No matter how they try to push us away,
With gentrification and racism,
We refuse to leave.
Because this space, is also ours.
Let us call out to the queer Asian gods in the heavens,
The forgotten icons of history,
And today’s diverse torchbearers,
And may the gates of heaven flood open for us,
And light the way to revolution.
1.The rent prices for buildings in Chinatown have doubled over the short span of a few years, leaving businesses struggling whilst the property owners have made huge profits. https://www.vice.com/en/article/gqmxnj/threat-to-londons-chinatown-304
2.In the mid-2010s, the owners of Chinatown decided that they wanted to ‘regenerate’ (gentrify) the area and many older shops and landmarks were taken down and/or replaced. http://westendextra.com/article/chinatown-pagoda-is-demolished-as-part-of-regeneration-scheme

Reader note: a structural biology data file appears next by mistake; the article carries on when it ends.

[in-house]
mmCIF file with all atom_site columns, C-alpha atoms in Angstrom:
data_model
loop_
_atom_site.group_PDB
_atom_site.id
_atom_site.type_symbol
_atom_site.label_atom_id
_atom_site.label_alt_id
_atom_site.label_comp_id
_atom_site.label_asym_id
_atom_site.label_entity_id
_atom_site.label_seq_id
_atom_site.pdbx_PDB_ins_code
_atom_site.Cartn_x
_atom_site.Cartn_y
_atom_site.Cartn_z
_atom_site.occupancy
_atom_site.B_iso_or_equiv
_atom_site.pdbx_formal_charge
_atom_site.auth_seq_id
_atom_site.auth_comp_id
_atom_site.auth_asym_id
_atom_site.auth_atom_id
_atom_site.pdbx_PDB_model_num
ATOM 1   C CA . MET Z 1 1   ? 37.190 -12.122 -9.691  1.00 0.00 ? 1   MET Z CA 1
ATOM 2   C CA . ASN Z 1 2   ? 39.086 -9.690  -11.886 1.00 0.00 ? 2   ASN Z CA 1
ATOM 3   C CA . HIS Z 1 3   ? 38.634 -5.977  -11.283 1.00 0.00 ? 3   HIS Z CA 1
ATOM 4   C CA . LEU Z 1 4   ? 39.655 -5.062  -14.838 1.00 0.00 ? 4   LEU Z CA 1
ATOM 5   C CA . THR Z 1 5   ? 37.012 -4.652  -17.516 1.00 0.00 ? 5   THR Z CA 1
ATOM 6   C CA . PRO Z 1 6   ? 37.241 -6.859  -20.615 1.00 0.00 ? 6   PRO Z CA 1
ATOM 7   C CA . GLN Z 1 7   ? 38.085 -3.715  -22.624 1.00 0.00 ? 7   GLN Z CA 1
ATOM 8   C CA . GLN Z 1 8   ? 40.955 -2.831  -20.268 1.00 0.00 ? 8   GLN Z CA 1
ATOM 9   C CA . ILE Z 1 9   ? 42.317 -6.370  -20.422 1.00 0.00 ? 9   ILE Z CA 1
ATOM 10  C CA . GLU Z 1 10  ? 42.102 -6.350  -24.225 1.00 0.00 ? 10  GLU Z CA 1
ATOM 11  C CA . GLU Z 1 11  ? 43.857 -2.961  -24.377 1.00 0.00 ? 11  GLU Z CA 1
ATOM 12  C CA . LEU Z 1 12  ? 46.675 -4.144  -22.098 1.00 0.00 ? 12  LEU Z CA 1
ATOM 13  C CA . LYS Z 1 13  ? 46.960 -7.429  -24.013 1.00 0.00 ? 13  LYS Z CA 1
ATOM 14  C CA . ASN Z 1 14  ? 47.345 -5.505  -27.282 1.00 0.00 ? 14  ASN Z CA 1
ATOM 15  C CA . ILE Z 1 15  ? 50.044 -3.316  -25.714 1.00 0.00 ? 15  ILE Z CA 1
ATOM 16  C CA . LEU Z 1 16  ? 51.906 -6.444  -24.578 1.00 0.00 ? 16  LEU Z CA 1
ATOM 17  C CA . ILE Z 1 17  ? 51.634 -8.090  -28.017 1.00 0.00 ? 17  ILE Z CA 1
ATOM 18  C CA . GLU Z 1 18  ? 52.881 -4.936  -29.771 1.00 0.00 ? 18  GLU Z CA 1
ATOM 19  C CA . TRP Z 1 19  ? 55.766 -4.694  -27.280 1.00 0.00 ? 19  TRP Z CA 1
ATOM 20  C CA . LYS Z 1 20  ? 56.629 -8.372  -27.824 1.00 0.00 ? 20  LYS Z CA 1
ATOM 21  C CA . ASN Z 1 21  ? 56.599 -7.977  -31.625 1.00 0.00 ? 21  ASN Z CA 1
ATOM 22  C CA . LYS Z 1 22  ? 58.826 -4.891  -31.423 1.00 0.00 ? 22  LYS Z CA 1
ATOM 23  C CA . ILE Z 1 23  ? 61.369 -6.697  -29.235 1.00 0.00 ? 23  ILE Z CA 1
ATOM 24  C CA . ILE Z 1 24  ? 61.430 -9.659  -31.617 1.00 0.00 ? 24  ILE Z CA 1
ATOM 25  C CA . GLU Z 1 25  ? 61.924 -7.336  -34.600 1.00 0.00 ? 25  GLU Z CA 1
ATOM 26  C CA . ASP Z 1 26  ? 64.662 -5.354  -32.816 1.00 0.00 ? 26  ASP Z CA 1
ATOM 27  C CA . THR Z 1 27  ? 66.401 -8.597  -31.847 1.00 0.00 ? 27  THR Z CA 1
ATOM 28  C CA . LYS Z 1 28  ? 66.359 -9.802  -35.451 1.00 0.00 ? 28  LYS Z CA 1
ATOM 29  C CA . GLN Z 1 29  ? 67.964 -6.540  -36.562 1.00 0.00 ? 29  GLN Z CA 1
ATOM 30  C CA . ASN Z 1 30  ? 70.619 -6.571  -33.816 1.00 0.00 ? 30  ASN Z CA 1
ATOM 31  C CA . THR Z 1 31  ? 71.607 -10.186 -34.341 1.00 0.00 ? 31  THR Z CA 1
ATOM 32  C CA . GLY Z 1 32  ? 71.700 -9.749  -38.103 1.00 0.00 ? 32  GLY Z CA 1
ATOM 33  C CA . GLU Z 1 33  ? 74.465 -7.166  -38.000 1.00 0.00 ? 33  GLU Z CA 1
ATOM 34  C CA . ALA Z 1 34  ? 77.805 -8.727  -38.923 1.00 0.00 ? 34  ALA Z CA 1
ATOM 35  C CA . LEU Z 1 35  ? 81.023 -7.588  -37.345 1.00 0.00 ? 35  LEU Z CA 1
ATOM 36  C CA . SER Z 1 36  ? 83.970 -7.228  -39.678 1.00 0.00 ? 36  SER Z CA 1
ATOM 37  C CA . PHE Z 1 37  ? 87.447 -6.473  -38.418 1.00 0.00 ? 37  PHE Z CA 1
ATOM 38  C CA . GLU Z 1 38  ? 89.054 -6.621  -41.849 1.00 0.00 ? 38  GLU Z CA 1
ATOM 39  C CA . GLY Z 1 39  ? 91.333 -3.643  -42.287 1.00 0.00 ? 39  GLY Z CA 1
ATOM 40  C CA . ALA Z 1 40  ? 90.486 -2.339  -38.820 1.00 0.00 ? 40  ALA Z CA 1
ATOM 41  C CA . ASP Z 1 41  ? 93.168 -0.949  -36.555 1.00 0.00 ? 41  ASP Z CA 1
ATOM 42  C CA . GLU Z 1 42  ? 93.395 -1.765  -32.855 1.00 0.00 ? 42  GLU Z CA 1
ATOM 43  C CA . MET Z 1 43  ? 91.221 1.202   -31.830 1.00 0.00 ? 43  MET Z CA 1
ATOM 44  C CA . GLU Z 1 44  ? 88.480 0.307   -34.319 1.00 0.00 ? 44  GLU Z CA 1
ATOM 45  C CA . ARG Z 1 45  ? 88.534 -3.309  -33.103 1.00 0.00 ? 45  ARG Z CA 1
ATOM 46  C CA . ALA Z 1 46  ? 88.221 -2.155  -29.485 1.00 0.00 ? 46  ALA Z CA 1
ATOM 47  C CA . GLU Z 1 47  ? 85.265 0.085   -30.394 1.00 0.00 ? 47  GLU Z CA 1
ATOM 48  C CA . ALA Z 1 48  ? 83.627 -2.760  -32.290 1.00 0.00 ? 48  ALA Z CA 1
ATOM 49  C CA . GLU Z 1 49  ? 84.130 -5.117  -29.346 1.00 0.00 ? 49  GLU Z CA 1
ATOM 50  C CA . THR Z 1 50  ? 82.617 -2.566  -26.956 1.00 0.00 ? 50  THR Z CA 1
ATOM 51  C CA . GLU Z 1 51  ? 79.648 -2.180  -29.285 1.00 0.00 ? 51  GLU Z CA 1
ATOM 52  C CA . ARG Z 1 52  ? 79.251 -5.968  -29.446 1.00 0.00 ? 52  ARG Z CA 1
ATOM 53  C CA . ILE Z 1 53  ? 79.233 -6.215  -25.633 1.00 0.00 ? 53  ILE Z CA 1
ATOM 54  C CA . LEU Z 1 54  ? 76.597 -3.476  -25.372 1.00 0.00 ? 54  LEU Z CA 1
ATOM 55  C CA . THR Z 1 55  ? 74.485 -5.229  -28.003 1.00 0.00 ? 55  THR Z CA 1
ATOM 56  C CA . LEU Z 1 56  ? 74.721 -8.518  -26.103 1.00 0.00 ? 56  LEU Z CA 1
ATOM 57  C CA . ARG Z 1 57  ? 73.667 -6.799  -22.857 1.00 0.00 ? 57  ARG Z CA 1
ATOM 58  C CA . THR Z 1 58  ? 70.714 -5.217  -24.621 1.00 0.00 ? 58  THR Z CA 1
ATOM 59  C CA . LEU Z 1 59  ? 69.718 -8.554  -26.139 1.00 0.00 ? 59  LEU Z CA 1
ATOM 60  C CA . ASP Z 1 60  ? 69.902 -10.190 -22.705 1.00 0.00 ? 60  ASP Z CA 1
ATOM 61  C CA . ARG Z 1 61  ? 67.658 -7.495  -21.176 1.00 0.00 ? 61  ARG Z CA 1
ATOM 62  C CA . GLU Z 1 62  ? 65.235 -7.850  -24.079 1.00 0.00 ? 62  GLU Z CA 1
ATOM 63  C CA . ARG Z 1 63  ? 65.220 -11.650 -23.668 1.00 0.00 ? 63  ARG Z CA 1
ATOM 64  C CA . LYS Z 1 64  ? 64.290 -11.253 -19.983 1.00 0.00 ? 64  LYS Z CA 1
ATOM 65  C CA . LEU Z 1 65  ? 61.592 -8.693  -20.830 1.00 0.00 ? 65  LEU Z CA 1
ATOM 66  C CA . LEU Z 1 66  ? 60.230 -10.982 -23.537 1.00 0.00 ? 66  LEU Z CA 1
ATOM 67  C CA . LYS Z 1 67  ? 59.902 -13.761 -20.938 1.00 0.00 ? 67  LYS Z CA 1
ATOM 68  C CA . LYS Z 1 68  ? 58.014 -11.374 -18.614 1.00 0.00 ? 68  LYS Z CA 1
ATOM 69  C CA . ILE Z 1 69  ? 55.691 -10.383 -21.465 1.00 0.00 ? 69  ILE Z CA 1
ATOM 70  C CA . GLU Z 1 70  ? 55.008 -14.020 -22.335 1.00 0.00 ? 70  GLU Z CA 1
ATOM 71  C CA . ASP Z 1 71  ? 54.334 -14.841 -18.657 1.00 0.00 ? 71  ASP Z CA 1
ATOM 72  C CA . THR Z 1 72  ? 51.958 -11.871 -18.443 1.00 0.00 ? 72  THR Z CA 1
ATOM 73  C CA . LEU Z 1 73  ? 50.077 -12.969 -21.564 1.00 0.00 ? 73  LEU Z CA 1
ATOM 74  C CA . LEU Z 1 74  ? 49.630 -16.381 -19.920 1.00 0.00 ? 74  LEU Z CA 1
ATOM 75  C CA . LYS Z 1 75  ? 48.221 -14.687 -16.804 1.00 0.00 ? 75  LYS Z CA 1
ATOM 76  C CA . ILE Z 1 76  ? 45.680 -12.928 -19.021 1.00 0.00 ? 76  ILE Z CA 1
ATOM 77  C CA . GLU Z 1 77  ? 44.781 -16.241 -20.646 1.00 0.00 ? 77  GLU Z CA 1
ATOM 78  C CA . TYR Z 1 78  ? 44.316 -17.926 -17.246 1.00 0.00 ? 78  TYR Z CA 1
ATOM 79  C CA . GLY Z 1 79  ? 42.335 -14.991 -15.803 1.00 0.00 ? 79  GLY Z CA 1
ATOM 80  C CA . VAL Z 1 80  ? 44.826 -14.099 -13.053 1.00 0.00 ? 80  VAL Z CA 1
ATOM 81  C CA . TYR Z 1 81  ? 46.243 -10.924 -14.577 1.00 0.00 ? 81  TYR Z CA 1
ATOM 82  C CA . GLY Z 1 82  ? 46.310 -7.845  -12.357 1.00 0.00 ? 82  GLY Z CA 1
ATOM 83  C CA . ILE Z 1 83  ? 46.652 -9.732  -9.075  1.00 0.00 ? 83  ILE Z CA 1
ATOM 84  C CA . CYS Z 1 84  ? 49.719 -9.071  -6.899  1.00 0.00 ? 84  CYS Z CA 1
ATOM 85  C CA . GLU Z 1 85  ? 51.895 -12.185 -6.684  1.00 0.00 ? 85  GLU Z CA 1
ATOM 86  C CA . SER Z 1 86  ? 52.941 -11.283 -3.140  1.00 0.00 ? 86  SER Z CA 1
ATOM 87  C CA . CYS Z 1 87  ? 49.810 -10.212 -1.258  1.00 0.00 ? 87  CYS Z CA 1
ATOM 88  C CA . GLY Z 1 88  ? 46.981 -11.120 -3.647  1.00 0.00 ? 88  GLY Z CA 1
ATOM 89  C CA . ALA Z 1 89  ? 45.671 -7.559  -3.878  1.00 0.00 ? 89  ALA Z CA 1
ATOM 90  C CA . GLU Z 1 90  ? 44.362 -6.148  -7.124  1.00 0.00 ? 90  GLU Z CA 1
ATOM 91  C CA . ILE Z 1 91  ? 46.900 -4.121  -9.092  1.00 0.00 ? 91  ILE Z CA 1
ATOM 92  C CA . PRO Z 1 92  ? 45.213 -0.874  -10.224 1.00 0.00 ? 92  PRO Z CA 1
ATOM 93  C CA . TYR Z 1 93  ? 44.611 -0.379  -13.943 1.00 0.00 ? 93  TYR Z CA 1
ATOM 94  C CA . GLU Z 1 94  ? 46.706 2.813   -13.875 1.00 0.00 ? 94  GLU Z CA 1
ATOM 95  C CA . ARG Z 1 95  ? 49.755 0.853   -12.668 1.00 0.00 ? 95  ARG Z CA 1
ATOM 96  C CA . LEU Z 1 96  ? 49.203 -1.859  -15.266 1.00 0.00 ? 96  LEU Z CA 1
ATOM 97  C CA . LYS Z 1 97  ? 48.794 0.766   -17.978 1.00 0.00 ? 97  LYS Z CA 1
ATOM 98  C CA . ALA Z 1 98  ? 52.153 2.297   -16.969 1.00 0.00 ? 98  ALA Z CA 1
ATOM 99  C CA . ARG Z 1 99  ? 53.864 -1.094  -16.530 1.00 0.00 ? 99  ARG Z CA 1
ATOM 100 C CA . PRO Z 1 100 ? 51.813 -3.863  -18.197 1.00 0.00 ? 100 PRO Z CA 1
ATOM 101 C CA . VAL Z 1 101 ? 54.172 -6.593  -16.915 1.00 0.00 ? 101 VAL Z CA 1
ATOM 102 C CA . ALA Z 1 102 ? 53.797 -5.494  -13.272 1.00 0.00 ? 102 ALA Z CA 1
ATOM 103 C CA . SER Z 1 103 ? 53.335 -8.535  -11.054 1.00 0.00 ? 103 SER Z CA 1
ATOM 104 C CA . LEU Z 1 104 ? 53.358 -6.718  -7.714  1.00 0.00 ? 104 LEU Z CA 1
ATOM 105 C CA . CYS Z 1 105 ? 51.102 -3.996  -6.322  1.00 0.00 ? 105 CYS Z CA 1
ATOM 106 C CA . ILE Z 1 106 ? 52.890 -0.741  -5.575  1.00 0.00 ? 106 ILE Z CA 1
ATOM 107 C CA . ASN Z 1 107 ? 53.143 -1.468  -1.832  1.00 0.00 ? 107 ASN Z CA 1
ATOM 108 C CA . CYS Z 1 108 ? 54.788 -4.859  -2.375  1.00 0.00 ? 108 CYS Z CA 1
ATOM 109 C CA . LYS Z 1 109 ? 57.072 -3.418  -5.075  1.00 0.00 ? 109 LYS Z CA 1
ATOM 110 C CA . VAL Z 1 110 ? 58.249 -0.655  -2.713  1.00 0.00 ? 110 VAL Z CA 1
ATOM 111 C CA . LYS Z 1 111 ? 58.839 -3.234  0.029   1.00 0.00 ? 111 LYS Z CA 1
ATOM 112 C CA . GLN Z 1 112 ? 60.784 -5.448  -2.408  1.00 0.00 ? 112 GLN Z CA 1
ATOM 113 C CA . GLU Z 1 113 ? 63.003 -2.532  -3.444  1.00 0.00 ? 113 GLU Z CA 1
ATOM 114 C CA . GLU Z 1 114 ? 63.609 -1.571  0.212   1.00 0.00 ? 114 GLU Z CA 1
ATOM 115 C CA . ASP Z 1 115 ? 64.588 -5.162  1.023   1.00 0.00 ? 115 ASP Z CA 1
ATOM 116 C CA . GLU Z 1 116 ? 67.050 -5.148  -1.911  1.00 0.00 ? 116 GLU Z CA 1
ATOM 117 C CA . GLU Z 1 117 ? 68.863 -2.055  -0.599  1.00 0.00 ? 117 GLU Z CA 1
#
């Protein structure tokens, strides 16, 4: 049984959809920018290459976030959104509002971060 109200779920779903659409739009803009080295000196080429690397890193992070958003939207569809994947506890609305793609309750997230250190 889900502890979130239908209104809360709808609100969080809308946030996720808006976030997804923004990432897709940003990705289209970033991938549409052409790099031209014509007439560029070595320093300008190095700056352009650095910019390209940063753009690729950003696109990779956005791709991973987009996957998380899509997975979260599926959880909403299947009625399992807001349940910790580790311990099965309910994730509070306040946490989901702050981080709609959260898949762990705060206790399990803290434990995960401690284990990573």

3.Duke Ling of Wei, who lived around 500BCE, favoured his courtier Mizi Xia for his youthful beauty. One day, Mizi Xia ate such a delicious peach, that instead of finishing it, he gave the bitten peach to his lover as a gift. Sadly, the Duke would later turn his back on Mizi after his looks faded and accused him of giving him a half-eaten peach. https://en.wikipedia.org/wiki/Mizi_Xia
4.Emperor Ai ruled China around 1 BCE, and his relationship with his official, Dong Xian, has been documented by historians. One day, Dong Xian fell asleep next to Emperor, and instead of waking Dong Xian up, the Emperor cut his own sleeve so that his lover would not be disturbed by the Emperor’s movement. Sadly, Dong Xian met a tragic fate after the Emperor’s death. https://en.wikipedia.org/wiki/Emperor_Ai_of_Han